Outside of my hometown, you go and there’s a rather large Polish settlement, so that was always part of my culture growing up. I spent a lot of time going to little towns like that, that would have Polish pubs and they would serve Polish meals and stuff like that. So that was definitely something I wanted to bring from my heritage into the book.
Debbi: That’s really cool. I’m actually in a writer’s group with somebody who has Polish ancestry. So it’s fascinating to hear this. What inspired you to write this book in particular?
Josh: There’s a number of things. My background actually was originally in journalism and then I ended up going to film school and I myself tried to break into the film industry. I didn’t really have much luck, which was sort of what inspired me to write the book. I wanted to write a story about my struggle, and as I started to research more and more for the book, it became less about my struggle and just more about fictional characters in a fictional world of Vancouver. So also living in Vancouver, kind of seeing the crime that was out there and the drug war that was going on during the time I lived there, I don’t know why, but it spoke to me. I found it very interesting to see a lot of people my age fall into that world, and I actually had my roommate become … he basically joined a gang. He was out of work. He needed money. He joined a gang and became a drug dealer. I could not fathom being that desperate for money that I would join a life like that, but he did. And that was kind of what inspired my journey to write this book.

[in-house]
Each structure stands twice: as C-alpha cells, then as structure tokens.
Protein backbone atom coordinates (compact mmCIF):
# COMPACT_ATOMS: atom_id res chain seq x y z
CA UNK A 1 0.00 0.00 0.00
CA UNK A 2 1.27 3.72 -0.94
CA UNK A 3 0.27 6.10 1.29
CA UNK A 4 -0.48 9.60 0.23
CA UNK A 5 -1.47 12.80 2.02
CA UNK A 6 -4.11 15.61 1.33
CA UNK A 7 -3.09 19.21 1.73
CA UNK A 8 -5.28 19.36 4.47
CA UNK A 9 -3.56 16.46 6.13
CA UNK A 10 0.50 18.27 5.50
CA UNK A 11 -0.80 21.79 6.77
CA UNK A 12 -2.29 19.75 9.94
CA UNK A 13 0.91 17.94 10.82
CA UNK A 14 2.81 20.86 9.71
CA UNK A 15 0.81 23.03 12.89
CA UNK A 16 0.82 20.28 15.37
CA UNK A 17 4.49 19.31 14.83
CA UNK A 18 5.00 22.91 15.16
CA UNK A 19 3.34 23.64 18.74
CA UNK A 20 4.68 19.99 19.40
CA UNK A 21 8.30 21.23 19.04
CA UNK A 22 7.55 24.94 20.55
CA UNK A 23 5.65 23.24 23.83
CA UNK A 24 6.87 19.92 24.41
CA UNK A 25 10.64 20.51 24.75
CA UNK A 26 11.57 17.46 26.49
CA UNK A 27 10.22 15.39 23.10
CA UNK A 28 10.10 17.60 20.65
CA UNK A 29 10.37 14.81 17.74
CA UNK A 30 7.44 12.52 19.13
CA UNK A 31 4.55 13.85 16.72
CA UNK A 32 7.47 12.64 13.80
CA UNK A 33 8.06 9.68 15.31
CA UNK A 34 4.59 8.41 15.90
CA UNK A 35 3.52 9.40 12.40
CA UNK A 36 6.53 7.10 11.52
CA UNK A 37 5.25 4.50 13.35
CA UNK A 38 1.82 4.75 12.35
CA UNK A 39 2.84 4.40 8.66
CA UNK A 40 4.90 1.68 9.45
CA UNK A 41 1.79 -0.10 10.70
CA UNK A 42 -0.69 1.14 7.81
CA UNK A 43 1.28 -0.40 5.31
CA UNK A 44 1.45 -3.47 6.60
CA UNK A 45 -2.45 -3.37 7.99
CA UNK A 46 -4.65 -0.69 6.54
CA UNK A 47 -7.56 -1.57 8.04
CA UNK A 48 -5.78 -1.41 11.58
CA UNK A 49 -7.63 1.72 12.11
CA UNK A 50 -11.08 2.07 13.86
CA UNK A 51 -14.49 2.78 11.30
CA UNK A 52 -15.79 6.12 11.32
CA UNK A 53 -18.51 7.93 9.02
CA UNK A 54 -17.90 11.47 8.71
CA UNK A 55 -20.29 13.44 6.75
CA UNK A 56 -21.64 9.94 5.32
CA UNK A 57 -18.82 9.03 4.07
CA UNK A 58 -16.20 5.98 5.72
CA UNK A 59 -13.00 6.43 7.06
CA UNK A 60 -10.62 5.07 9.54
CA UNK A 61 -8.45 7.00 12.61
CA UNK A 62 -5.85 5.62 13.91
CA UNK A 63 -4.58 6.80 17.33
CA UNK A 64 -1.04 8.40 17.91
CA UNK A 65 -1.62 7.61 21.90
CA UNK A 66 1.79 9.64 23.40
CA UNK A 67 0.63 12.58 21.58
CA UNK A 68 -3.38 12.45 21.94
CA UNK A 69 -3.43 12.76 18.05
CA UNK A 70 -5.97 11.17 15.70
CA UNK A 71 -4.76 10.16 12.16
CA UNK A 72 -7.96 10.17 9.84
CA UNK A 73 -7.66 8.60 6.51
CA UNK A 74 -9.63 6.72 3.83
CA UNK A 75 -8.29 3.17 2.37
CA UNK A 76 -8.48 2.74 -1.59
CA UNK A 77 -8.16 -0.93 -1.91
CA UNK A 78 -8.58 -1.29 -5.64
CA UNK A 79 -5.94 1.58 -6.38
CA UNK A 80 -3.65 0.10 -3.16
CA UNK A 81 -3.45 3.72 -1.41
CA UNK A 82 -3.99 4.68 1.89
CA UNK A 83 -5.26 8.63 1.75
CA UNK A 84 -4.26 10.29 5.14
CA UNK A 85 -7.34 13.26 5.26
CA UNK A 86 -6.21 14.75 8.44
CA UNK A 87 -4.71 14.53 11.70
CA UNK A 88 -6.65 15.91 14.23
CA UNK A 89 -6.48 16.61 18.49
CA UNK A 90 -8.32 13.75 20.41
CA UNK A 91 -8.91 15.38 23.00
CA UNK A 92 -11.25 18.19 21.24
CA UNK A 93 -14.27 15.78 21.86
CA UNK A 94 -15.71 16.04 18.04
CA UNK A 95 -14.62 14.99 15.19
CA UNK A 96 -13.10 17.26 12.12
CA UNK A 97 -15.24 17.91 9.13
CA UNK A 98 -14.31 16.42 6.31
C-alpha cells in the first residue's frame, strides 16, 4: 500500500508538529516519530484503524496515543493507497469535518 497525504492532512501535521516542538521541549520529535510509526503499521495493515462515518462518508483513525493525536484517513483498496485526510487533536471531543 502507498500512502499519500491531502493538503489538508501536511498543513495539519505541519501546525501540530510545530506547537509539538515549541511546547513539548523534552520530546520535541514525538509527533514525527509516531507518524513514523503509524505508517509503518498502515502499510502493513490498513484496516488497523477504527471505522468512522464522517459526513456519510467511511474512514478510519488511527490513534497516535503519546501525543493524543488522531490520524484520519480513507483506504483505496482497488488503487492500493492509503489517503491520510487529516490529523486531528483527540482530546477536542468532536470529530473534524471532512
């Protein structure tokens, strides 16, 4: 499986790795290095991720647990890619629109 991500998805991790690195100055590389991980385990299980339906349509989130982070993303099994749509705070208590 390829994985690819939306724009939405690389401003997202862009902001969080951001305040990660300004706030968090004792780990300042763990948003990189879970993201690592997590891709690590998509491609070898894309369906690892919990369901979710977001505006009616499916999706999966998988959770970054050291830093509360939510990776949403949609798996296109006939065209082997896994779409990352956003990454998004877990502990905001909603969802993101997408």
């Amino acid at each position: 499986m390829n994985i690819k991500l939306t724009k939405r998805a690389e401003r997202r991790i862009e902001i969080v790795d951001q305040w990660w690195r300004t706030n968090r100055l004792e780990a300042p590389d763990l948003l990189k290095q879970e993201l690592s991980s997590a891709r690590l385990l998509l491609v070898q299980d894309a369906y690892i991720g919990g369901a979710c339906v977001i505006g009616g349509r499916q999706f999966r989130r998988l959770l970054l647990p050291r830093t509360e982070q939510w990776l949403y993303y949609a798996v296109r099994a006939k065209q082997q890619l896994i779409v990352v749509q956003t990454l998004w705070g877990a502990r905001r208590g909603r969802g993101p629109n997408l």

I wanted to write a story about my struggle, and as I started to research more and more for the book, it became less about my struggle and just more about fictional characters in a fictional world of Vancouver.
Debbi: That’s really something. I mean, when you see that happen to somebody you know. Do you have any plans to write a sequel or is this a standalone?
Josh: It’s funny you say that, because I’ve had so many people ask me to write a sequel which I never imagined when I wrote the original book, because I thought I’d be lucky to sell a hundred copies of it. So I never expected one person to be like, oh, you should write a sequel, so that really shocks me that people want that. I don’t have any plans to write one. I have thought about actually writing a prequel without giving too much away about Second Story Work itself. There is sort of a a story that gets talked about a lot in the book that I’ve thought about actually writing sort of the origin story for. I don’t know if I could because a lot of it would take place in Poland and I don’t actually speak Polish, but that is something I’ve kind of milled about and thought maybe one day I’ll do that. But I think I need to write some other books first and sort of develop my skills a little a bit more before I try to tackle something like that.
Debbi: That’s cool. Yeah. I understand where you’re coming from there. What are you working on now?